DTH in DC?
Posted 28 May 2001 - 03:15 PM
I agreed -- mostly -- with Sarah Kaufman in the Post, except that she felt the performance looked underrehearsed, while I did not. I've seen very sloppy performances of DTH's "Creole Giselle" in the past -- they're often just finishing a tour, or coming back after a lay-off -- but I didn't have a sense of that this time at all. The production had its face washed and its hair combed, as it were, but I thought it was very, very weakly danced. The peasant pas de deux boy had NO turnout and had a great deal of difficulty with the steps. He didn't look as though this were an off-night, but as though he'd been studying for about a month and a day. The Albrecht looked 45, a bit tubby, and dull as it is possible to be. The Giselle looked as though she'd rather be dancing -- and that was her attitude towards the story. All of the dancers seemed to lack elbows and knees, giving their dancing a jerky quality. It was a very studentish performance -- from a not very good school. Well beyond what DTH has done in the past.
The one bright spot for me was Carmen De Lavallade as Giselle's mother, the most ALIVE! person on the stage, and, I thought, totally "there" and understanding the production.
They looked better in the ballet moderne piece that shared the bill -- unoffensive, I thought, if not particularly interesting. Unfortunately, the comments I heard at intermission were along the lines of, "They're really so much better in the modern stuff than in ballet" -- perhaps true, but not what a ballet company wants to hear.
I knew DTH was "between generations." Several dancers I've loved -- Eddie J. Shellman, Christine Johnson, Ronald Perry -- have retired, and Alicia Graf, their young ballerina, has been out for three years with a very bad injury, and the company is always in financial crisis.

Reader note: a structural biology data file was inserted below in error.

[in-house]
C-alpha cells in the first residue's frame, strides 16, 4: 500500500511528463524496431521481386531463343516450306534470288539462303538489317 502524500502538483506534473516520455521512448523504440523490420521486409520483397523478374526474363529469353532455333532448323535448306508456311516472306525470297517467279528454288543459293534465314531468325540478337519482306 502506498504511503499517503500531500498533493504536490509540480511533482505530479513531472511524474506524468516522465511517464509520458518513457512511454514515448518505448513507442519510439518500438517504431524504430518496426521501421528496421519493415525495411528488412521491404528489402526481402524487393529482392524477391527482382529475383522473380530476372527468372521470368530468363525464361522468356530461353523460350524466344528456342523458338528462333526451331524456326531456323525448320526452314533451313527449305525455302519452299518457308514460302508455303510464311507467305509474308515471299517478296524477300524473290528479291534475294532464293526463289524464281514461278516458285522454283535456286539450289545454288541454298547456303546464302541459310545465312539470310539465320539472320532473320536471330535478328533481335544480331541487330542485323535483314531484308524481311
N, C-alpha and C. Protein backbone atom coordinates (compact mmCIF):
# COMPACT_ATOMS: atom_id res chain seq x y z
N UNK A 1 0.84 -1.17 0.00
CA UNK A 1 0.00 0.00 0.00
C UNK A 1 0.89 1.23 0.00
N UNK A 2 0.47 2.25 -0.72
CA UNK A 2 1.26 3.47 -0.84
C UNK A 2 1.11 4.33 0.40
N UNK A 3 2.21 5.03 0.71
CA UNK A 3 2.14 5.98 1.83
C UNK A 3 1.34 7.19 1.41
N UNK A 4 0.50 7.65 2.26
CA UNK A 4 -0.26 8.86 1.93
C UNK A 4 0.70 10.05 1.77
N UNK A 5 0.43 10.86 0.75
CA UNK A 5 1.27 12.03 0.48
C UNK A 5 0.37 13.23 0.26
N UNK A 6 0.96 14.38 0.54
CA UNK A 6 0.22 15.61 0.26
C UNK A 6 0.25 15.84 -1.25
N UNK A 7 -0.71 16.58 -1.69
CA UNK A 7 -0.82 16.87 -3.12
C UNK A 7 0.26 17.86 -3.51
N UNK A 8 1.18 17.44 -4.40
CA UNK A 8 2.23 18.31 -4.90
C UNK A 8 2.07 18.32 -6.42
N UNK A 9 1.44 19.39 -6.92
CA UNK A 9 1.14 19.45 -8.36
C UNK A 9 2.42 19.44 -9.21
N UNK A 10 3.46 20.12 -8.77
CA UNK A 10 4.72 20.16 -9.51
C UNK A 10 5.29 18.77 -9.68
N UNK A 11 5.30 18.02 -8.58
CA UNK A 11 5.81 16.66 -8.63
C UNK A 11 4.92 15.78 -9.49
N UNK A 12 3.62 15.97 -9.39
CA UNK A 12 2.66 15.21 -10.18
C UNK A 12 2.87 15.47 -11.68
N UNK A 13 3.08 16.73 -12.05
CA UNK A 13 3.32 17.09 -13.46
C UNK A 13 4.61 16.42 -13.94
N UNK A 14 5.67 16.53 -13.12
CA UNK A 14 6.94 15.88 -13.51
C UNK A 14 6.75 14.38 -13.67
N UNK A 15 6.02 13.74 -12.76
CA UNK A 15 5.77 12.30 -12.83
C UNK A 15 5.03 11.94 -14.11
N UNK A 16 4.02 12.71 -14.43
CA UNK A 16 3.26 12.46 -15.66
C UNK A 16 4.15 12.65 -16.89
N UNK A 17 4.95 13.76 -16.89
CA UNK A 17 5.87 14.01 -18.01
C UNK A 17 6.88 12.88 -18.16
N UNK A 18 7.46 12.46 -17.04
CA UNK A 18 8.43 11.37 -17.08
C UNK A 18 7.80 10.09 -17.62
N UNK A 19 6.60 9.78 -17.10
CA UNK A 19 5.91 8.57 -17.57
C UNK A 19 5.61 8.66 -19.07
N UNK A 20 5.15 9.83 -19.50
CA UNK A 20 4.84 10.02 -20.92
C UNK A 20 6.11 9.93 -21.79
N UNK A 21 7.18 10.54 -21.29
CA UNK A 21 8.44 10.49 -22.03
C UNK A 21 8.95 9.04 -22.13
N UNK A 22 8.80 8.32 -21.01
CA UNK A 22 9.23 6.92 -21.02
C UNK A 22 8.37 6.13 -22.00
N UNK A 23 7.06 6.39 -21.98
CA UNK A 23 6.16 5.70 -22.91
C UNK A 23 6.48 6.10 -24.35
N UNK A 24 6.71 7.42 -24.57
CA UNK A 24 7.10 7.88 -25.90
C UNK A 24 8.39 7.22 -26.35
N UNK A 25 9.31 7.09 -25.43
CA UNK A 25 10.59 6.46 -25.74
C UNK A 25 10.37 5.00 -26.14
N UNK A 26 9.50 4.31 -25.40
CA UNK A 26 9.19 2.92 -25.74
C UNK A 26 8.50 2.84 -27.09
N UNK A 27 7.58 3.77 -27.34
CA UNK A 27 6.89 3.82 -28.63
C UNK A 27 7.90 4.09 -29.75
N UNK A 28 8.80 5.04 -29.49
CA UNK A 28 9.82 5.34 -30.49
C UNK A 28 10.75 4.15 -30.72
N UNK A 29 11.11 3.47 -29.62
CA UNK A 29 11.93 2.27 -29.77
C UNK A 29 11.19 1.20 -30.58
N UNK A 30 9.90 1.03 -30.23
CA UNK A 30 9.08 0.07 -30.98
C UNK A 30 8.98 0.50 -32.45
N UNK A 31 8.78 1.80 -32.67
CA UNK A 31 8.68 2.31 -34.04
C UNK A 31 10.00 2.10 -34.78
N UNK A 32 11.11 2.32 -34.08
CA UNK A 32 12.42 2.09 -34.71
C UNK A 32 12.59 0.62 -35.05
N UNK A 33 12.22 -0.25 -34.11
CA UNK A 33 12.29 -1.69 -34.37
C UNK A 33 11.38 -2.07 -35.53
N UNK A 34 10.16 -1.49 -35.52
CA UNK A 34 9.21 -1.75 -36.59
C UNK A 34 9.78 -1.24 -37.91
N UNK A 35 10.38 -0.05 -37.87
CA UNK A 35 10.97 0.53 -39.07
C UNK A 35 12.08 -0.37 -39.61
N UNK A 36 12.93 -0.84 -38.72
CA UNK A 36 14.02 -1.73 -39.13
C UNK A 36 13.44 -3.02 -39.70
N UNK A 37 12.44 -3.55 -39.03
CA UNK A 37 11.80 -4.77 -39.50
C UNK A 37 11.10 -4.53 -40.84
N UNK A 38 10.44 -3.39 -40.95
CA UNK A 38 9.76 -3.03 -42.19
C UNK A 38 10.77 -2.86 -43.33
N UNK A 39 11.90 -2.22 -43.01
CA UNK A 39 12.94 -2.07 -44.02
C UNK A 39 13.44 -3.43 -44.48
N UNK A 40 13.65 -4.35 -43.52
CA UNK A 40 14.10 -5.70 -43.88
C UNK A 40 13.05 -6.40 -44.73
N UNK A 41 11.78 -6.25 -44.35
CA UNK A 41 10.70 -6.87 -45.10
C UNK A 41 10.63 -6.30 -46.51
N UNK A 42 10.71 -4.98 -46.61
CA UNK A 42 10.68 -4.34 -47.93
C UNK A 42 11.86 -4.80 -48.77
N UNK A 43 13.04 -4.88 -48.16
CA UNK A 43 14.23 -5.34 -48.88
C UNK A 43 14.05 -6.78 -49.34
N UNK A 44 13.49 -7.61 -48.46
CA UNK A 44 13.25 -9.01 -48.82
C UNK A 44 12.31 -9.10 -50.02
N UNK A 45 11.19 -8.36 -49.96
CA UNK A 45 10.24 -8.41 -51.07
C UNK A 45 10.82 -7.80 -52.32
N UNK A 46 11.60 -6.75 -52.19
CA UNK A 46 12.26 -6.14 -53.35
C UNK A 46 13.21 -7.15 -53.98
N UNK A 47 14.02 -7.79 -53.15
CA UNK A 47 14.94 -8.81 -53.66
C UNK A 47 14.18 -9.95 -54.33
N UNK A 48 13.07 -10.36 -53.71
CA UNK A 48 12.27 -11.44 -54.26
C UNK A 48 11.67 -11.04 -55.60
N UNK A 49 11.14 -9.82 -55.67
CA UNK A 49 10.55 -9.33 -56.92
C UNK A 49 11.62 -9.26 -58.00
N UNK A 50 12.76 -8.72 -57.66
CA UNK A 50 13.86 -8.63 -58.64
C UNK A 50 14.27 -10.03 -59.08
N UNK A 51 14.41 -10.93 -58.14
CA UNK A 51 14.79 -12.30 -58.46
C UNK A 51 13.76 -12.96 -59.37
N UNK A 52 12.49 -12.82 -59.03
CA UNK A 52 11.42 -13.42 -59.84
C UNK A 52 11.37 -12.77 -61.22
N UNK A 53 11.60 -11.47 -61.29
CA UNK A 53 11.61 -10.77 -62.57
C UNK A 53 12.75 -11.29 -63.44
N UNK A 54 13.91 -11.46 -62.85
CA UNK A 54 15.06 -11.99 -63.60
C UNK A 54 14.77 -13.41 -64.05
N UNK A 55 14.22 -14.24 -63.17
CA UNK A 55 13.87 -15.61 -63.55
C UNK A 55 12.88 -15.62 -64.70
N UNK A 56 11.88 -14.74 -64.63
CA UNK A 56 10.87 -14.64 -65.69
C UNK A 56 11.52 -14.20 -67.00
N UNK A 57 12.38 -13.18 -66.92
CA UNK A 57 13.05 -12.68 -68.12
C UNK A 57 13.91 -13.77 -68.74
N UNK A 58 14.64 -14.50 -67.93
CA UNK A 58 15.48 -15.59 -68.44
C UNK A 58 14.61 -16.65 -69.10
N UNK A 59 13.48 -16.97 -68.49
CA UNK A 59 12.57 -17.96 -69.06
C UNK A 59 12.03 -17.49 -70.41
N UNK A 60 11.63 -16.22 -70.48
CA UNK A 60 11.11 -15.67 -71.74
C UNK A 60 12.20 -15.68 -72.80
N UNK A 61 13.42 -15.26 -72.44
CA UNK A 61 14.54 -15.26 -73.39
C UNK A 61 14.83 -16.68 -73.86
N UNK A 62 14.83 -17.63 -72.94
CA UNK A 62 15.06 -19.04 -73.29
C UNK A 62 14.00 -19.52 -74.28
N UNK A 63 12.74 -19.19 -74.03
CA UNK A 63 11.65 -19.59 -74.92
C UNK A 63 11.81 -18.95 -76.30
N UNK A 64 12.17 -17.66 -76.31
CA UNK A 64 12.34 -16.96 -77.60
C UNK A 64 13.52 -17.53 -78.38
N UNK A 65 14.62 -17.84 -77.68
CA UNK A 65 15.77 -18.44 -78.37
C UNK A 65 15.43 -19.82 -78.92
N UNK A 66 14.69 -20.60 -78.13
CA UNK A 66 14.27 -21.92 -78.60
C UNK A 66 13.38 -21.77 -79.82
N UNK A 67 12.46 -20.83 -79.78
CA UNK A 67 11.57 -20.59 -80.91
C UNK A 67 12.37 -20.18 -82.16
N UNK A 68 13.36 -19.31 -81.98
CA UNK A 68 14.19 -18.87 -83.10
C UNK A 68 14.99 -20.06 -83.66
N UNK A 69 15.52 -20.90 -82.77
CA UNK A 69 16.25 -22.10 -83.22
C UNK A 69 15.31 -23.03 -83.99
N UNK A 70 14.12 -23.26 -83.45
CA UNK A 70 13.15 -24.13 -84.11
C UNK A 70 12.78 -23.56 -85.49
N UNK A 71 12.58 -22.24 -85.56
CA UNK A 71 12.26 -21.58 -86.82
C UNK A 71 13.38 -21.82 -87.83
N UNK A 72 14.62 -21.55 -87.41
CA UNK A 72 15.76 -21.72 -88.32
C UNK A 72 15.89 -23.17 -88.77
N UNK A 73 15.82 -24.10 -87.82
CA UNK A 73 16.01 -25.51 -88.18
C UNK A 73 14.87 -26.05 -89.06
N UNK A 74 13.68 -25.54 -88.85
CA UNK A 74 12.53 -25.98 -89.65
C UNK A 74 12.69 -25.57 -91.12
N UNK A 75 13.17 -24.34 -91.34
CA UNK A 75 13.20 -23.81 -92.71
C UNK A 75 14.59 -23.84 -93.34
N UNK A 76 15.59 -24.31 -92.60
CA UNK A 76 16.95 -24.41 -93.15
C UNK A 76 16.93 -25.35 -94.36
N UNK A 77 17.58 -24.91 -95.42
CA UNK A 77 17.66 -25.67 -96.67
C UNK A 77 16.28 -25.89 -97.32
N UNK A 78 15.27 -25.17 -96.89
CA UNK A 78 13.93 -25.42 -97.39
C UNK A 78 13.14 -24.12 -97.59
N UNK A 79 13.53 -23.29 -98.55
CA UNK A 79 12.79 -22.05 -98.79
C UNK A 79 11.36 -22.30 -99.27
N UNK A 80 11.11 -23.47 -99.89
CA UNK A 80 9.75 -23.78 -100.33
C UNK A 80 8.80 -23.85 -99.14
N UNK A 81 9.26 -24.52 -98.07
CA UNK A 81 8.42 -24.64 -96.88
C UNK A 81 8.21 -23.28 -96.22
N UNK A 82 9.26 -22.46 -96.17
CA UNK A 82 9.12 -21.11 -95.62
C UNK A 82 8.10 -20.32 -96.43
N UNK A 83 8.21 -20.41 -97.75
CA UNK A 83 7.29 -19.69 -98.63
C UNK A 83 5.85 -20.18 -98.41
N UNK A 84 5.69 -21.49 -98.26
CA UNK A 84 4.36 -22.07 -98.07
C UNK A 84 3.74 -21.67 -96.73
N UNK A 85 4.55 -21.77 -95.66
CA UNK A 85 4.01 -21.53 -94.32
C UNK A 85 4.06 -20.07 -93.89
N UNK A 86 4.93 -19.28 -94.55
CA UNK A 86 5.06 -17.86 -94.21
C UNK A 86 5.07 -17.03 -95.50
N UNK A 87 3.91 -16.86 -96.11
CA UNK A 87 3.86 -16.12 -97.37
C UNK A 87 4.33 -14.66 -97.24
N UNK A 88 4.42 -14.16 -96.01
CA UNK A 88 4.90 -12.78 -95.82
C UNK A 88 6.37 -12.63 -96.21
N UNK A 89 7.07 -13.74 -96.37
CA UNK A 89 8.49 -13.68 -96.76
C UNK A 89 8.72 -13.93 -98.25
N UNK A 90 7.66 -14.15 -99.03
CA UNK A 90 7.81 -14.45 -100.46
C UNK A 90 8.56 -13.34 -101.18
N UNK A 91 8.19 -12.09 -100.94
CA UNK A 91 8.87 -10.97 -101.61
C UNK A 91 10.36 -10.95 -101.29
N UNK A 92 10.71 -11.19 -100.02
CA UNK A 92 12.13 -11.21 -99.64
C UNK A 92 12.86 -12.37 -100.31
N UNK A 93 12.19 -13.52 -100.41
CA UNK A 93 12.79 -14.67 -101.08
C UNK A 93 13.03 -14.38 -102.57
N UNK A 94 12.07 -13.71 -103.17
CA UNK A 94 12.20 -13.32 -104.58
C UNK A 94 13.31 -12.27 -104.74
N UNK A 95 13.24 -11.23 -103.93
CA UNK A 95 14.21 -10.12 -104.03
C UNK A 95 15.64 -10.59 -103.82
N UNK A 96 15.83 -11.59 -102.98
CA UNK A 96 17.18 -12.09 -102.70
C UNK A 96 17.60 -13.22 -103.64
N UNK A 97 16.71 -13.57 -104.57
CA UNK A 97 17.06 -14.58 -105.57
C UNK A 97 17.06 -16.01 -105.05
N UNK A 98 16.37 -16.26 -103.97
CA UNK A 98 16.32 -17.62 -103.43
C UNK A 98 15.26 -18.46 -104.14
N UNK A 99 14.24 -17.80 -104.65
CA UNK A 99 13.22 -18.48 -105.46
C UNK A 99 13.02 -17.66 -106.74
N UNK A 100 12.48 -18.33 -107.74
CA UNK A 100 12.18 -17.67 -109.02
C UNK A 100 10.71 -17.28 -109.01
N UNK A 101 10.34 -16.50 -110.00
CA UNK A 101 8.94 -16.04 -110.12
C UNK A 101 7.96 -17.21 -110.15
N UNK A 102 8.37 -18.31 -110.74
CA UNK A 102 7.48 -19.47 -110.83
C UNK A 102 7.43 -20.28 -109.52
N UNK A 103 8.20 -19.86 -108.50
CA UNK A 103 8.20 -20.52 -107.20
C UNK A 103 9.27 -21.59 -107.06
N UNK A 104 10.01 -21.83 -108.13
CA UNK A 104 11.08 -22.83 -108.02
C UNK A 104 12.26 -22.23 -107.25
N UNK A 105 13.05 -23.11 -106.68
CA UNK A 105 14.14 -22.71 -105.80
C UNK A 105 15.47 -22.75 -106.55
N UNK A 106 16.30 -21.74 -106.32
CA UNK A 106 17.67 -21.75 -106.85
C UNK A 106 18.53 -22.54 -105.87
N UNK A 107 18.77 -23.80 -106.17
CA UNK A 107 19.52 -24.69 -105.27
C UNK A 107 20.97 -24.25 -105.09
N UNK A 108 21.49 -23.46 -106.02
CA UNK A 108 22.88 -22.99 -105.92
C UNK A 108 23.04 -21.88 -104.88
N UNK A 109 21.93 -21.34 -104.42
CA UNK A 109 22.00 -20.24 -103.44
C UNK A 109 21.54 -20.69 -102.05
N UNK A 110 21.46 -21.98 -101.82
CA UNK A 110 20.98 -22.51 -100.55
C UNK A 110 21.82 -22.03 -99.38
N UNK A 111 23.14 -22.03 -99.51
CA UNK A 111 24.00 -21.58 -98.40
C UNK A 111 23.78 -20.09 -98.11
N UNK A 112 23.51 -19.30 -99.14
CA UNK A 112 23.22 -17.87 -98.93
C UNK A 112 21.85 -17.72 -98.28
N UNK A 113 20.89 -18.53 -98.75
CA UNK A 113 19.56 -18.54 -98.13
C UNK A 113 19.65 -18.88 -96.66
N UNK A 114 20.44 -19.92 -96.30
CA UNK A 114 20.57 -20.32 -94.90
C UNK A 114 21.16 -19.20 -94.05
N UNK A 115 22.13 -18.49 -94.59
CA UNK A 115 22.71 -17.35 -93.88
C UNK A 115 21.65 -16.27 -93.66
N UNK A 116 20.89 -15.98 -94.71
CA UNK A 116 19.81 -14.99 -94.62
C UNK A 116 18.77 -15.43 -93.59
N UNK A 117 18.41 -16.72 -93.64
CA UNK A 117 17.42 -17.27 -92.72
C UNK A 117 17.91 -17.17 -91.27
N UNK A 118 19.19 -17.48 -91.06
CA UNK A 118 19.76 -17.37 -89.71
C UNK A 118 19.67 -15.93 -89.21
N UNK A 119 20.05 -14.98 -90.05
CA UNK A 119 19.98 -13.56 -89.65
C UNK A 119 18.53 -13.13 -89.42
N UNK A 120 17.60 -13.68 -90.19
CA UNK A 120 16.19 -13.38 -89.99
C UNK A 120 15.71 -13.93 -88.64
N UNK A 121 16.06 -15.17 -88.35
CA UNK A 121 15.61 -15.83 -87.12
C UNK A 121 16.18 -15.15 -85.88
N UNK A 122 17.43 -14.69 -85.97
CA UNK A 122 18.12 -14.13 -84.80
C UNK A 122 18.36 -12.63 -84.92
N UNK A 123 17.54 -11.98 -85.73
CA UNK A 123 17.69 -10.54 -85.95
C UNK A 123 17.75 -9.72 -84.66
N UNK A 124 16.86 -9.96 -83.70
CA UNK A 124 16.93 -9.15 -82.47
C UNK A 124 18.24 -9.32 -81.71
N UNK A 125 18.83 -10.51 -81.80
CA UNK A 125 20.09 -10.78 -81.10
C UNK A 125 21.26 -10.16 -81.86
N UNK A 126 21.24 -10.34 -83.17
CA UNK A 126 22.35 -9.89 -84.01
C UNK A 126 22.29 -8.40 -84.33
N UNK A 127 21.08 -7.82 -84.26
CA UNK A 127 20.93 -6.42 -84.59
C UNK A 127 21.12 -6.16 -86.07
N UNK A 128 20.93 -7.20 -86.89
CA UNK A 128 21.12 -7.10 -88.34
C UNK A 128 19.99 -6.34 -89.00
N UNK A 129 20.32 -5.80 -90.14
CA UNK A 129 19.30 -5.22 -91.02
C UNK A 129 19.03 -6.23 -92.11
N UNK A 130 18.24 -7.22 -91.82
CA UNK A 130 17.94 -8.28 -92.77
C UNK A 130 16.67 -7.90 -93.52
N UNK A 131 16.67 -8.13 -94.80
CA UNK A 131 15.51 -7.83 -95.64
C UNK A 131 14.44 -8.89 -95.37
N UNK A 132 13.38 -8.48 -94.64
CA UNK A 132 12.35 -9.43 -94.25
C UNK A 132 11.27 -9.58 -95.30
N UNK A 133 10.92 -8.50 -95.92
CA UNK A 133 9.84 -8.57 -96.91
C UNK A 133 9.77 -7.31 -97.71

I did not go to the subsequent performances where the casting of the leads looked more promising. Did anyone else
Posted 29 May 2001 - 07:10 AM
Alexandra, I think your word "studentish" is the best description of both the Giselle and Sunday's Firebird. Actually, I kept thinking to myself Sunday that Firebird looked just like a student recital piece. Bethania Gomez, the Firebird, had the body of a 12-year-old and danced like a 12-year-old (albeit a talented one). The other dancers were just dull. Admittedly, most of the audience was more impressed than I; they gave Firebird a standing ovation.
I hated Adrian (Angel on Earth) at first. The costumes were unflattering (the men wore these floppy frock coats and floppy bell bottom pants) and I didn't see that the choreography interpreted the music at all. Of course, it didn't help that I hated the music and that one of the pianos seemed to be either out of tune or incredibly poorly played. The piece did grow on me as it went along, however (although I wouldn't go out of my way to see it again). The "corps" parts were more interesting and the work as a whole was quite well danced.
I liked Return more than I did last year. This is the "ballet" danced to James Brown, Aretha Franklin, et alia. The dancers seemed more comfortable with the choreography this time around, but they just don't have the attitude to really pull this one off.
The one highlight of the two programs was Ramon Thielen. Why DTH didn't cast him as Albrecht or the "Young Man" in the Firebird is beyond me. Yes, I know he's too animalistic to be a "prince" type, but he's certainly far more magnetic and interesting to watch than Duncan Cooper, who seemed to be sleepwalking through his performances.
[ 05-29-2001: Message edited by: The Bard's Ballerina ]
Posted 30 May 2001 - 06:32 PM
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